Fernley, not his real name, yet everyone calls and knows him as Fernley. Master of Hydrogen peroxide
Cycling along the River Clyde cycling out of Glasgow. Though the derelict industrial landscape that shaped this town and underpins its current identity one noticed shed like towers. These structures too tall to be garden sheds, too makeshift to be electrical transistor stations are purpose build spaces of some sorts. What are these huts? Who is using them? For what purpose?
It turns out these are pigeon lofts holding highly regarded collections of “hens” and “cocks” Pigeon. Breeding these birds was immensely popular amongst male industrial workers in the nineteenth and early twentieth centuries.
Fernley Is dying his pigeons’ feathers from a Payne grey to a bright blond. “Just as your misses get her hair done for the night out, I make this hen looking great” he accounts. Using Hydrogen peroxide, he achieves the most desirable “platinum blonde” around.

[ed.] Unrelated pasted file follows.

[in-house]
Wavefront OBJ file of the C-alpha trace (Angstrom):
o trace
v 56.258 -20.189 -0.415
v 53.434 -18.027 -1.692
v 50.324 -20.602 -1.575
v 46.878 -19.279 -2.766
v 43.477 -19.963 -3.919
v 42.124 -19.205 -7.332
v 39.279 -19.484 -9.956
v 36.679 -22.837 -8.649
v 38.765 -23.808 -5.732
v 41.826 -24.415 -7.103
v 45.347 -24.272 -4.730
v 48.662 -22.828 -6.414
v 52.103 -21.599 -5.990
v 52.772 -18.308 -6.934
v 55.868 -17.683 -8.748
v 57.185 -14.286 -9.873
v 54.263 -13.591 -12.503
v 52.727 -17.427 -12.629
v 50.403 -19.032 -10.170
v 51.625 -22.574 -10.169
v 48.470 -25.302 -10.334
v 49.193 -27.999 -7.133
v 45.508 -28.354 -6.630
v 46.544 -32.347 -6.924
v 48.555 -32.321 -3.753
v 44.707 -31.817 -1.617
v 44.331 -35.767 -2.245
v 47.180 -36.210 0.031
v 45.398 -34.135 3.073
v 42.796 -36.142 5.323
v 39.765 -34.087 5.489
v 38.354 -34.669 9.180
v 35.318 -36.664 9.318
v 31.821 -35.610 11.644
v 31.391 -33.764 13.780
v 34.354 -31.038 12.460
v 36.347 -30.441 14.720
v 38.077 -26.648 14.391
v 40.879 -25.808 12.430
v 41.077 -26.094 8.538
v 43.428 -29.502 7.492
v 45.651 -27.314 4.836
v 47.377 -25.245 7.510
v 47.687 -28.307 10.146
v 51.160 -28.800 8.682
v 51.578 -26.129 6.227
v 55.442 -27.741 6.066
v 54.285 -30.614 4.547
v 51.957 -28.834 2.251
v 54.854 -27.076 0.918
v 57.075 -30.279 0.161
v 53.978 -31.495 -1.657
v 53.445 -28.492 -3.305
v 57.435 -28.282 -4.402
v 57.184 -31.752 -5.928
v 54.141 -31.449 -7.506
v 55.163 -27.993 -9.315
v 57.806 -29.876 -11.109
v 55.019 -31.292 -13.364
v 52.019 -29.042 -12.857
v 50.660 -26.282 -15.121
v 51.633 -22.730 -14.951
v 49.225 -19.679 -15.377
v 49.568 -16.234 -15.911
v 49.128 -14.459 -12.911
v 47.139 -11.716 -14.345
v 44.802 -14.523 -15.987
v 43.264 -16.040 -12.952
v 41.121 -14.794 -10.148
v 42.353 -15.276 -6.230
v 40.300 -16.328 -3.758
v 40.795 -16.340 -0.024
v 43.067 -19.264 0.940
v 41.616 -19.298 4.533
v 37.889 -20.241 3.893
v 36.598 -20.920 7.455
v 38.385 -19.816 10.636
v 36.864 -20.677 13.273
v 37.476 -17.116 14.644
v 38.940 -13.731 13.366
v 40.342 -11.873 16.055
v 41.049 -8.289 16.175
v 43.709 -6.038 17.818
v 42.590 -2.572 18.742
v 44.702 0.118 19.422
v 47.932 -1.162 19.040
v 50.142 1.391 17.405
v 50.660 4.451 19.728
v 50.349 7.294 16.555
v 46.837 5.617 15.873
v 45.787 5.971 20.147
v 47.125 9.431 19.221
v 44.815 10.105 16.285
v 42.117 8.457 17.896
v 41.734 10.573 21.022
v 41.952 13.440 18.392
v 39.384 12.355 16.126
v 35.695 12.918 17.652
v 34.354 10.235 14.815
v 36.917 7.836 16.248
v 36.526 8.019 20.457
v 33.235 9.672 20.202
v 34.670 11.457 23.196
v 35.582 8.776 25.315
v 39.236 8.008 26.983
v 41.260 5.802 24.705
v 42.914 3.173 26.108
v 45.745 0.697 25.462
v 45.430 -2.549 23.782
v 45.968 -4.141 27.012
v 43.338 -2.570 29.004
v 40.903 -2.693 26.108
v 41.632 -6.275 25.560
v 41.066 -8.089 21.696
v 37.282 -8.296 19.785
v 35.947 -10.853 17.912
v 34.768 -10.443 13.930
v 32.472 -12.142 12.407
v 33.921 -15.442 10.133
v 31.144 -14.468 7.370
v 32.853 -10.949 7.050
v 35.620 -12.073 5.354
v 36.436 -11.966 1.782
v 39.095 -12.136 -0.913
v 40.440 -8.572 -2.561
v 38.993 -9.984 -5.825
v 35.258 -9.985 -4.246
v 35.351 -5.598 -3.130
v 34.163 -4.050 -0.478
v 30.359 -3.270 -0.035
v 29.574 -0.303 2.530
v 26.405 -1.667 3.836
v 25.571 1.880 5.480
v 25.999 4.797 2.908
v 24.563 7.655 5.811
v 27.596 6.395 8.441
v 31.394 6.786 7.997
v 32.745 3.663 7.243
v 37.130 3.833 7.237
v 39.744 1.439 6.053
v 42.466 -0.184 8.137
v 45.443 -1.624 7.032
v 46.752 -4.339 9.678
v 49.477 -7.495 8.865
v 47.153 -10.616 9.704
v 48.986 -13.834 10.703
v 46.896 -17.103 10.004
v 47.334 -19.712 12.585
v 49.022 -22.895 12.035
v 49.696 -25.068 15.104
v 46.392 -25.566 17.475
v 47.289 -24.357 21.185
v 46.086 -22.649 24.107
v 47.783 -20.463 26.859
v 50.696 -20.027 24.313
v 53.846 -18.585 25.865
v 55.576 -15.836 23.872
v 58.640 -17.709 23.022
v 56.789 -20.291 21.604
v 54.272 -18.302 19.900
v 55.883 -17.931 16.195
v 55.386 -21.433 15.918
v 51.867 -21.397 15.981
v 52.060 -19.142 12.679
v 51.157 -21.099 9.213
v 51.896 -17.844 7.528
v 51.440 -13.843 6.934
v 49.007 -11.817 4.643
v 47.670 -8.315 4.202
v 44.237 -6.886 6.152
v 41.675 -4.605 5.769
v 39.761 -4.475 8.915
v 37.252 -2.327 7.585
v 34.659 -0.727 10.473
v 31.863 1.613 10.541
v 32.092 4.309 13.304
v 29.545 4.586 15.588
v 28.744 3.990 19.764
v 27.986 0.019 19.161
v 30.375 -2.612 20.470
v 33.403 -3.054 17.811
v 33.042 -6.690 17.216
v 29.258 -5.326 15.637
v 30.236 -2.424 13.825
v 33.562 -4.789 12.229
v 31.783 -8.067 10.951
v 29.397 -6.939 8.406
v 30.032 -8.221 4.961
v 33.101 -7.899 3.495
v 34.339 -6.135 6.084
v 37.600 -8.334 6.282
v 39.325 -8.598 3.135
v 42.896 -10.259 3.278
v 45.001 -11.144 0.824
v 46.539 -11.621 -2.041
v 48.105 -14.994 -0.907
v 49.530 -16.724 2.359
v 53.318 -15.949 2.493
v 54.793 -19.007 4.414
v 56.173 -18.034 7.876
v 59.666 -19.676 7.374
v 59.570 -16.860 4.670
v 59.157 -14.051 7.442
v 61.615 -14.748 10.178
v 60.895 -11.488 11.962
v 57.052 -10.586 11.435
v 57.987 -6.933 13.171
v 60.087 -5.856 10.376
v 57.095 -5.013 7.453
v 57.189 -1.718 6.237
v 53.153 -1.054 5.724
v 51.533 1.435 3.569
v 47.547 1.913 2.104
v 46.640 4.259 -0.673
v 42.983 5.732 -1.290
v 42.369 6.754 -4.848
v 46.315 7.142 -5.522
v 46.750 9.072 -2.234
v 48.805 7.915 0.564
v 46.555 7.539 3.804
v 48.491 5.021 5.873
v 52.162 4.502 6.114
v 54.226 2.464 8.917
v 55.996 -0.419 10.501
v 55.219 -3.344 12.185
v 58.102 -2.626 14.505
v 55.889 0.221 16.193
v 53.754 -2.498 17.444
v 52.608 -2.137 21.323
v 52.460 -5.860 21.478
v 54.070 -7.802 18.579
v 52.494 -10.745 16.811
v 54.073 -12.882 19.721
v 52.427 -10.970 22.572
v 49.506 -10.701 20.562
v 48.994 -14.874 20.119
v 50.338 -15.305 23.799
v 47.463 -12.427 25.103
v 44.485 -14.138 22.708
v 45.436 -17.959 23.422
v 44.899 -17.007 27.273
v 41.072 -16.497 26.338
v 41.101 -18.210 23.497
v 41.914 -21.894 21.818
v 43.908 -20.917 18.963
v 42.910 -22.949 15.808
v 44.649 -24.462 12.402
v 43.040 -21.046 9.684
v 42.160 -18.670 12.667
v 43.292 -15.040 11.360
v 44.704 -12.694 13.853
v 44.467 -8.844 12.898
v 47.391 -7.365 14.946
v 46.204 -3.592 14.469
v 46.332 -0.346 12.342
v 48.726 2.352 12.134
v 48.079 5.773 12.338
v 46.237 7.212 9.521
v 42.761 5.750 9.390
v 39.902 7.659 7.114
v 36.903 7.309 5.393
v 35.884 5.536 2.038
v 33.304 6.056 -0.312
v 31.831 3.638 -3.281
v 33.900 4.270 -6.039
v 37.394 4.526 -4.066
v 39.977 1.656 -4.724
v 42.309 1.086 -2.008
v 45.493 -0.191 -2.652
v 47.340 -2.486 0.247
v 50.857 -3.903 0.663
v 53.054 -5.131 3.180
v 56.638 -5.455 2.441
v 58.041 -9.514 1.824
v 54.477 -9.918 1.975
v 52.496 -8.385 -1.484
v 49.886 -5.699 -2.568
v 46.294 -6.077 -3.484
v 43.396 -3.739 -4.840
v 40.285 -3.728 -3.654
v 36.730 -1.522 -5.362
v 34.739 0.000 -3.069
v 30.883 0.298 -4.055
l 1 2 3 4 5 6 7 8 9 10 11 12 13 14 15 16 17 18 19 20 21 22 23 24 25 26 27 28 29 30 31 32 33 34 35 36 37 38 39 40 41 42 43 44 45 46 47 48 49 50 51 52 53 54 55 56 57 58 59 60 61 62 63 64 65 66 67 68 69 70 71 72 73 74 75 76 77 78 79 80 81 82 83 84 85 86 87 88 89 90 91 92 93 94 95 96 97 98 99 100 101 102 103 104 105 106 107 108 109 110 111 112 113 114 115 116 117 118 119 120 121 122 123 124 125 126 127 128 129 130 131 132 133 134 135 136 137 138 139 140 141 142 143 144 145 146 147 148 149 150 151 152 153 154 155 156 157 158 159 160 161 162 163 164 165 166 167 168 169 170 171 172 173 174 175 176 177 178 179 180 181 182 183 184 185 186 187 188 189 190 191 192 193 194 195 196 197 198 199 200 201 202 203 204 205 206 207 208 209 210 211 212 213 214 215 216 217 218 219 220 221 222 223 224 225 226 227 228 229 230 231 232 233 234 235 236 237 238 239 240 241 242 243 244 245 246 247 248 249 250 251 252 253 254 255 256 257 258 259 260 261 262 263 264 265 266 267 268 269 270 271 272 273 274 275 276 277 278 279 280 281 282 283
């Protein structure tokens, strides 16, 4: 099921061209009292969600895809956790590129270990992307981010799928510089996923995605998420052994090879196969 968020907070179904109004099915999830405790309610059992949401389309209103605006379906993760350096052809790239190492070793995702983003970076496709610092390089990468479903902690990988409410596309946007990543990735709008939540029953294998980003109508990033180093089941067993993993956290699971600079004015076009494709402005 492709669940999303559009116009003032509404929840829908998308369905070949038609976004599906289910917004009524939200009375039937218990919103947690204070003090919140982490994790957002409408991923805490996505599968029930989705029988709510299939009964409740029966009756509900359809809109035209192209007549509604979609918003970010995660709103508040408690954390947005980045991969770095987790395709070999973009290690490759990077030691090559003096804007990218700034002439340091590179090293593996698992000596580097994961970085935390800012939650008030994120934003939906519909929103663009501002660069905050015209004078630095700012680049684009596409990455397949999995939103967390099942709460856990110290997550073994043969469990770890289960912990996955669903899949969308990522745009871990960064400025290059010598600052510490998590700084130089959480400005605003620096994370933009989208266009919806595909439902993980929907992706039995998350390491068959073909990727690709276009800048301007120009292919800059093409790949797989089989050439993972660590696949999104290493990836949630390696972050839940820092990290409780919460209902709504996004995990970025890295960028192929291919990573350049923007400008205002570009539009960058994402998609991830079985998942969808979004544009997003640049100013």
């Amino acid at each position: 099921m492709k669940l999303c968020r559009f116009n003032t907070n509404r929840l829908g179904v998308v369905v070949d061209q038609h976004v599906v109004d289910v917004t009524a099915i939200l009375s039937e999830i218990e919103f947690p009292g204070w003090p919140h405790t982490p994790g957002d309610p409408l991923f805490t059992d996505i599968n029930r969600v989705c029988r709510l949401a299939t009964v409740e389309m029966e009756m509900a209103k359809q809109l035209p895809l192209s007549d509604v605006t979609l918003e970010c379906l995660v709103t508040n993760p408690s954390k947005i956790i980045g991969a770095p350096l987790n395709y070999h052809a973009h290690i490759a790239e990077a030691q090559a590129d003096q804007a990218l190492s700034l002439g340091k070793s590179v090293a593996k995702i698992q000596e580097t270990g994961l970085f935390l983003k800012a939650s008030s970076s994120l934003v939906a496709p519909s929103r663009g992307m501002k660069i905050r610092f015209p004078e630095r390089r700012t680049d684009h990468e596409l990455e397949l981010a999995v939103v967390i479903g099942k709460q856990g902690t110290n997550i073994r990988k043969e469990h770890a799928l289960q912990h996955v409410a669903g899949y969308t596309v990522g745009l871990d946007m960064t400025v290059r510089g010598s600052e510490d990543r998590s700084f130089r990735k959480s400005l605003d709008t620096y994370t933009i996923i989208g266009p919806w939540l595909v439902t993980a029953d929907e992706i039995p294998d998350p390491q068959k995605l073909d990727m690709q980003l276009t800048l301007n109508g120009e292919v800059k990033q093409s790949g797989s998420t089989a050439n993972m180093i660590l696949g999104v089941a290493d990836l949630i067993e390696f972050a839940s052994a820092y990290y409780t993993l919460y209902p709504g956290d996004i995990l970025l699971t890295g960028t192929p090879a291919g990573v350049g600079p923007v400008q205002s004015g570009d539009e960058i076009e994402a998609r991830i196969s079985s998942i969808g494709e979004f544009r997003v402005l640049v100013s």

Decolourizes, the pigment in the feathers, is loaded with danger as the birds can suffer the loss of feathers, swollen skin or lose sight if the bleach enters their eyes. If any of these occurs precious jewel in the collection of a fancier or it dies, Fernley is in danger accusations can escalate to fights, killing his birds, fistfights and even stabbings he tells me. “Once a consumer try to set fire to his pigeon loft at night,” he tells me. “The quest for superior beauty at the end of it, however, makes the worth risk”.
The desire for the authentic blond, bridges from the bird to the human species, Nordic gentlemen favouring of the blond type is well documented through the ages. Famously natural blond and beautiful Rosalie Duthé, born in France in the mid-eighteenth century and raised in a convent, She allegedly once turned the head of the affluent English financier 3rd Earl of Egremont, to such desire that he kidnapped her and brought her back to England, only to end up in bankruptcy and madness. Although this blond tale is probably a myth, blondes do not seem to have lost any of their popularity since. Research suggests that blondes feature more often on magazine covers than any other type. Asserting the notion, that we humans are attracted to the exotic. Most minorities (only 2% of humankind are natural blond) are both reviled and revered by society.